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Re: ECT...I am scared to death » john51

Posted by Racer on June 28, 2008, at 9:31:16

In reply to ECT...I am scared to death, posted by john51 on June 28, 2008, at 6:12:06

Before I say anything about ECT, let me ask if you've tried rTMS? My doctor was pretty excited about it, said it was a good option, and he had been sending his patients to Canada to have it done for a longish time before it was approved. If you are concerned about ECT, and haven't tried rTMS, it might be worth trying it first.

As for ECT, I haven't had that done. A good friend of mine had 30 treatments a few years ago -- and is so pleased with the results that he's encouraged me to think about it. I like and trust my doctor, and if he recommended it, I'd consider it.

My friend said that he is aware of having a bit of cognitive impairment afterwards, but thinks that's at least partly because he was so self-conscious in looking for it -- you know how sometimes you can't quite remember something? That's normal, but he thinks when he does it, he is more likely to blame the ECT, rather than distraction, normal aging, the view of a gorgeous woman walking by, all the things that we normally blame for such events. He really hasn't had anything negative to say about his experience, and afterwards, he's been able to maintain remission on the medications which obviously hadn't worked before the ECT.

He also has a great attitude, which probably helps him -- he said something along the lines of "I may have lost a few points off my IQ, but that still leaves me ahead of most of the world..." I might envy his attitude as much as I envy his remission. (A lot of that is his life -- he's doing something that fits him so well, and is so satisfying for him. I truly believe that we most of us could find that sort of niche, it would augment our medications very effectively. I don't mean we'd "pull ourselves up by our bootstraps," because well-fitting life or not, he became depressed enough to have to go off work. I just mean that having something satisfying to do, something we feel competent and successful doing, would probably improve the effectiveness of any antidepressant out there. And I really hope that makes sense.)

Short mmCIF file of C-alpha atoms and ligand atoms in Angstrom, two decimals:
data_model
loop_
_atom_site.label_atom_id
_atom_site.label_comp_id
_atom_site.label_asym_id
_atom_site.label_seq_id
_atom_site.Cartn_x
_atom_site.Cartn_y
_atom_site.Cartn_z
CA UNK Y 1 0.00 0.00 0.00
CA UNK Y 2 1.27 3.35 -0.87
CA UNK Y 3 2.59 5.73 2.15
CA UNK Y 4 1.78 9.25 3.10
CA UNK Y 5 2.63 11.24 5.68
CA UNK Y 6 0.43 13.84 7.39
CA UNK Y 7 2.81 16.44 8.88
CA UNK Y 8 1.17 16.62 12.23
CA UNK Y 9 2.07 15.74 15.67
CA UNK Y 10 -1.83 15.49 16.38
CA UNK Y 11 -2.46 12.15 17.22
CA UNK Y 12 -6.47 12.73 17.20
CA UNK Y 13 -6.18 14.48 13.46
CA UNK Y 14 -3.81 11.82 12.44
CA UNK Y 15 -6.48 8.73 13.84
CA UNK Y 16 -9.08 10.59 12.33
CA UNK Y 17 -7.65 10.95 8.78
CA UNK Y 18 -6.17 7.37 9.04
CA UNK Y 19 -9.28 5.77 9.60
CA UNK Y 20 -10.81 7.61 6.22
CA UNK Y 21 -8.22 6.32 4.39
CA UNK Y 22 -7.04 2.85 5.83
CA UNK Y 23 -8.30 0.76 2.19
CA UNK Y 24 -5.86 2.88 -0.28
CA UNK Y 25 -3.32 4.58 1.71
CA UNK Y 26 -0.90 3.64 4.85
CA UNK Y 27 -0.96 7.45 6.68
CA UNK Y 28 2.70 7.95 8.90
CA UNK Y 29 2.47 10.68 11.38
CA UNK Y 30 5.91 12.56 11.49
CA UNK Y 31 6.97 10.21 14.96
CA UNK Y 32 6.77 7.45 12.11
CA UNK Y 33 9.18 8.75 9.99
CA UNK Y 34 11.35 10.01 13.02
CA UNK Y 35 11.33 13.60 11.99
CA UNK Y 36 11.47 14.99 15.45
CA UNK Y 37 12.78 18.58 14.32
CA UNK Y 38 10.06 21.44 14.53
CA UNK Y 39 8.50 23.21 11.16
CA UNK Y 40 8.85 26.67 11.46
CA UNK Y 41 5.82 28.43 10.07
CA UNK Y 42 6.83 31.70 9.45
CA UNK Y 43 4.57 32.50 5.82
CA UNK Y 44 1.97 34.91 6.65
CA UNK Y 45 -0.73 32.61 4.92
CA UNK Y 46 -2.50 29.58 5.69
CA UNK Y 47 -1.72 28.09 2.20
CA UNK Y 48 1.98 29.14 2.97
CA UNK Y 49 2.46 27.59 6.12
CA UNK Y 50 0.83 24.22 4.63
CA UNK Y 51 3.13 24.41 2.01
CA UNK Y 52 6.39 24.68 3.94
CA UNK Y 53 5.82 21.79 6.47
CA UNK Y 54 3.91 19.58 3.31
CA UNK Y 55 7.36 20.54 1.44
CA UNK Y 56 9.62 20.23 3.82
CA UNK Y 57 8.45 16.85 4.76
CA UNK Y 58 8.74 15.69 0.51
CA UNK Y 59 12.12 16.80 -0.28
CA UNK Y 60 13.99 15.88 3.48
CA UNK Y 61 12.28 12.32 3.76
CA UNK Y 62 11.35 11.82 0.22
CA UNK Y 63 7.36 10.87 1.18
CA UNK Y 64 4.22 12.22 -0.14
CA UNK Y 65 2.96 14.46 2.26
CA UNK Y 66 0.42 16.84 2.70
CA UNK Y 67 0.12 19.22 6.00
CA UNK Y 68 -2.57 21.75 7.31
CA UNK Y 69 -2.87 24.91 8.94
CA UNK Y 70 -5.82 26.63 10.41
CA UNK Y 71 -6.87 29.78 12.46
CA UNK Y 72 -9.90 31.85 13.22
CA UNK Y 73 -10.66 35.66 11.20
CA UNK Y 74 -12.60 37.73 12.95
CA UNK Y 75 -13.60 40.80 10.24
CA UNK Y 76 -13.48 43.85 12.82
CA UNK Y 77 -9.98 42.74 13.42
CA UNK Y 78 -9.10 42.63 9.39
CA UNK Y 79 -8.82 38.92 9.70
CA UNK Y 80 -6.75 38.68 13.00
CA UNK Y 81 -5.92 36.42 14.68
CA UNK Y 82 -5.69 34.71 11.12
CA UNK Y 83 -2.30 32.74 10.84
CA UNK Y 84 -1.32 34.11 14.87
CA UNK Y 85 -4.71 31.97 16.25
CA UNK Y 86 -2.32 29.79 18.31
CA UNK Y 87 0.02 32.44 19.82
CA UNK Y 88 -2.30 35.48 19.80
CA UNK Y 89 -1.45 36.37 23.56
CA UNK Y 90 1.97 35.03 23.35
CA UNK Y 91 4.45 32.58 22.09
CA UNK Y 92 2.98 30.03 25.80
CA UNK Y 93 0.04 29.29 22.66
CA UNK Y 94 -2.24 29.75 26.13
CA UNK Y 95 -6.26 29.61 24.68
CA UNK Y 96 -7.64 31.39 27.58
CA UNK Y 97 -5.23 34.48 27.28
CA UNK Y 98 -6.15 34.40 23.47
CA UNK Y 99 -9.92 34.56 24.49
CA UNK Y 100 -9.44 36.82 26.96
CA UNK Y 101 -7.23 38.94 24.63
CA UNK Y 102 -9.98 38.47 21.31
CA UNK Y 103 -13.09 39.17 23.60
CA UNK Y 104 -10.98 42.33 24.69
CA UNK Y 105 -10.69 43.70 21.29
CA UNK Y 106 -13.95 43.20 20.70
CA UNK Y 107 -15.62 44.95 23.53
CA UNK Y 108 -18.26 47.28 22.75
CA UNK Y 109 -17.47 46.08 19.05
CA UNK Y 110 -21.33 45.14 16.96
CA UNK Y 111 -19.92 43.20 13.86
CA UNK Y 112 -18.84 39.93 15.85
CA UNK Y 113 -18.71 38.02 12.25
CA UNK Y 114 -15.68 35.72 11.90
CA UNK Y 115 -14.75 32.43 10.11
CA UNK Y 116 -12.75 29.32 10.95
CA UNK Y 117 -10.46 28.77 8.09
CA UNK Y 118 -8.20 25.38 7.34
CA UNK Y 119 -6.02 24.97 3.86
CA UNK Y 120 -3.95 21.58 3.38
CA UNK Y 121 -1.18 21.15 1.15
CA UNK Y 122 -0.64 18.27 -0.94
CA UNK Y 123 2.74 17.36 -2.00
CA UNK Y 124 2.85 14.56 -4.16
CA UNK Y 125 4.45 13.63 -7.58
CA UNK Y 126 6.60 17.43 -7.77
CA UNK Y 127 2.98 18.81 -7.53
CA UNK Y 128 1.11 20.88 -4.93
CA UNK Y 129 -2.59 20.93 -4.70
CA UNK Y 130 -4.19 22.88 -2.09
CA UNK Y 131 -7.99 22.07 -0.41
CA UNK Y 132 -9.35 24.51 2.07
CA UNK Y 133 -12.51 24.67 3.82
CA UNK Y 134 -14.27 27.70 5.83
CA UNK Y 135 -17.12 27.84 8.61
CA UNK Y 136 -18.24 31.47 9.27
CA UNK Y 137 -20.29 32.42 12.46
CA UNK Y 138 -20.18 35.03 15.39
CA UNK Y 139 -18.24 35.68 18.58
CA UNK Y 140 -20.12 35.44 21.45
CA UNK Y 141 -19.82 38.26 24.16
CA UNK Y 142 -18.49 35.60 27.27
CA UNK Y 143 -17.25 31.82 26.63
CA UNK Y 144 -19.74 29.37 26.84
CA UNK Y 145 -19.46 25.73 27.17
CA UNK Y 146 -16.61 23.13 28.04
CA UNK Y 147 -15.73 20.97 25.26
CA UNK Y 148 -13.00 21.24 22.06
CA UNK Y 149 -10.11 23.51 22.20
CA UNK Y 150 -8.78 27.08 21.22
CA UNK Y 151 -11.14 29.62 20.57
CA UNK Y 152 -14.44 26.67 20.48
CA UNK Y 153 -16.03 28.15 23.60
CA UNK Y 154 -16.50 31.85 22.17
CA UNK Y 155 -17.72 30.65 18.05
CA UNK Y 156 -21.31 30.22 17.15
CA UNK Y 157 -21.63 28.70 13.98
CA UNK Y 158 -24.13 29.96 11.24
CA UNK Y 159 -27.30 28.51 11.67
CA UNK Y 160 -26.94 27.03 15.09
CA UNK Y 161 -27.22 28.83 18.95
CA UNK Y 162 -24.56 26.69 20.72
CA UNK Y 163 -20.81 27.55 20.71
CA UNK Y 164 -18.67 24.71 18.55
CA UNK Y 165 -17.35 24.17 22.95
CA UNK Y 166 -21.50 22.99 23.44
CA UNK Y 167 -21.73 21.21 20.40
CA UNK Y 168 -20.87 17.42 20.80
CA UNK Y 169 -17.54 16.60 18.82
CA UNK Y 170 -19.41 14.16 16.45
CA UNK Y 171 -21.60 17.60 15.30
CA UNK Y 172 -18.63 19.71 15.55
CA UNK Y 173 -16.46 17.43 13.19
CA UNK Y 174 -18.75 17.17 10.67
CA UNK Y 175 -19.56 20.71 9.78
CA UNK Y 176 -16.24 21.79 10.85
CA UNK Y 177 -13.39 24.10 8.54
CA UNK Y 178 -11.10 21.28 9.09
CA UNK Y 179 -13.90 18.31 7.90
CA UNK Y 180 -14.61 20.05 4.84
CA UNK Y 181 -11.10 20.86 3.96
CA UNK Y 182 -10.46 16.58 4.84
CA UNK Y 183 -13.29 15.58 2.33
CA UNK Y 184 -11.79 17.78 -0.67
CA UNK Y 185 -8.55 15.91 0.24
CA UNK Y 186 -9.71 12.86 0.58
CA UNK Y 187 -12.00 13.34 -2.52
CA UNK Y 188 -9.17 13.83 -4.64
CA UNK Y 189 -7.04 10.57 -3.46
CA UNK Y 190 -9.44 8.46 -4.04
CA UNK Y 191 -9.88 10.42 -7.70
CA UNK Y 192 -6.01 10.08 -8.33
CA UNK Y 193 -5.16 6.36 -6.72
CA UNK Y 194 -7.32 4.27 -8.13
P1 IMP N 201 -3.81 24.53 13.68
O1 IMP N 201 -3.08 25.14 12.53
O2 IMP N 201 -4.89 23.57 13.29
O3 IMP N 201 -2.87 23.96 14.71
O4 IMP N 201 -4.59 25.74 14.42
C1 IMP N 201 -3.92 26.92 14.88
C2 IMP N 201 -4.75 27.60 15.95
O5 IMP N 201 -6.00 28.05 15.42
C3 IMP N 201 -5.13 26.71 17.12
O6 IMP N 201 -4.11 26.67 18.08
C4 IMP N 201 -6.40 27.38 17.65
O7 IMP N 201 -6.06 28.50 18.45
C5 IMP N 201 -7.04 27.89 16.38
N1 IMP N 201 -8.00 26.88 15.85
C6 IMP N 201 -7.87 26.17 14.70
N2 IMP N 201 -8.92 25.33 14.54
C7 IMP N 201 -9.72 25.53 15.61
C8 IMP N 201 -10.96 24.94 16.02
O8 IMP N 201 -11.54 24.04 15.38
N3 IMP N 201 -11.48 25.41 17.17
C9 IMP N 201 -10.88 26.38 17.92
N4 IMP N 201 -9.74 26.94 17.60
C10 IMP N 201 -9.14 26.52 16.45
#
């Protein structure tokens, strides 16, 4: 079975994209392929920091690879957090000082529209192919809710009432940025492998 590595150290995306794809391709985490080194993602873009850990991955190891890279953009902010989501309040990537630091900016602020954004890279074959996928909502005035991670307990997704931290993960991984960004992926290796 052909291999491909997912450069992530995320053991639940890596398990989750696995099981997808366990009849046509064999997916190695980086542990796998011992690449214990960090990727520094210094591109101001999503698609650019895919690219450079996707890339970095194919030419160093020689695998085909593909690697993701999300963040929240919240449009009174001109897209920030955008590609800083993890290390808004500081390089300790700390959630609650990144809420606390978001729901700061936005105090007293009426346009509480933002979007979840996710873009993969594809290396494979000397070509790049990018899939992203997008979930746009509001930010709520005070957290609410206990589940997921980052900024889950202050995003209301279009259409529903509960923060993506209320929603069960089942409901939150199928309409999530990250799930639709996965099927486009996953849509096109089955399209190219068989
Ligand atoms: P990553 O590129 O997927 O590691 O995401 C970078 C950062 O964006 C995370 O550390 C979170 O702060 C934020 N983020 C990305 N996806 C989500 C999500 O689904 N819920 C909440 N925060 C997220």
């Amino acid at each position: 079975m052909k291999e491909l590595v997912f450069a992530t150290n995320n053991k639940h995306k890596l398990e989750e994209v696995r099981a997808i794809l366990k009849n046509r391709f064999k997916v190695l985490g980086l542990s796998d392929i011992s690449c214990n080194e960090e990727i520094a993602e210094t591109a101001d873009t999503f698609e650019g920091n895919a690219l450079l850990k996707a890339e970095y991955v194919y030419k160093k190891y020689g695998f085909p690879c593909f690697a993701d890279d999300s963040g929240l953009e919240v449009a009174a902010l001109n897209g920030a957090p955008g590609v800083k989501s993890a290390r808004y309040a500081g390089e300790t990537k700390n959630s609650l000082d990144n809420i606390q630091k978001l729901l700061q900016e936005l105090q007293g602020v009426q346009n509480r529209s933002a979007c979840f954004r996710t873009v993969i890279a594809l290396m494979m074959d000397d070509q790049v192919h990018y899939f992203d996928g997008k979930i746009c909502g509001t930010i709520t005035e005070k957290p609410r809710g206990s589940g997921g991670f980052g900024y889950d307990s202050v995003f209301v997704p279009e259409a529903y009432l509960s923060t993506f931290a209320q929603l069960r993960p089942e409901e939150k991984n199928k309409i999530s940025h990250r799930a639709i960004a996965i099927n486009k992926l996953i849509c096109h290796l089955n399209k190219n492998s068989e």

Also, the other person I knew who had ECT had a very different story. She never struck me as depressed, so much as dissatisfied with her life. She had fired doctors for saying that maybe therapy would be helpful for her, and focused exclusively on finding the magic pill that would fix the way she felt. She was not satisfied with the results of the ECT, complained about the memory loss, complained it hadn't worked, etc. I really wasn't surprised that she did not have a good outcome.

I'm sure that there are many similarly negative stories out there, and there must be some people who have a terrible time with it. And there are those who have a good outcome. I hope that the negative stories don't frighten you too much and that the positive stories allow you to consider this option objectively. And I very much hope that my friend's stellar outcome cheers you.

I wish you the very best. Let us know what you decide.




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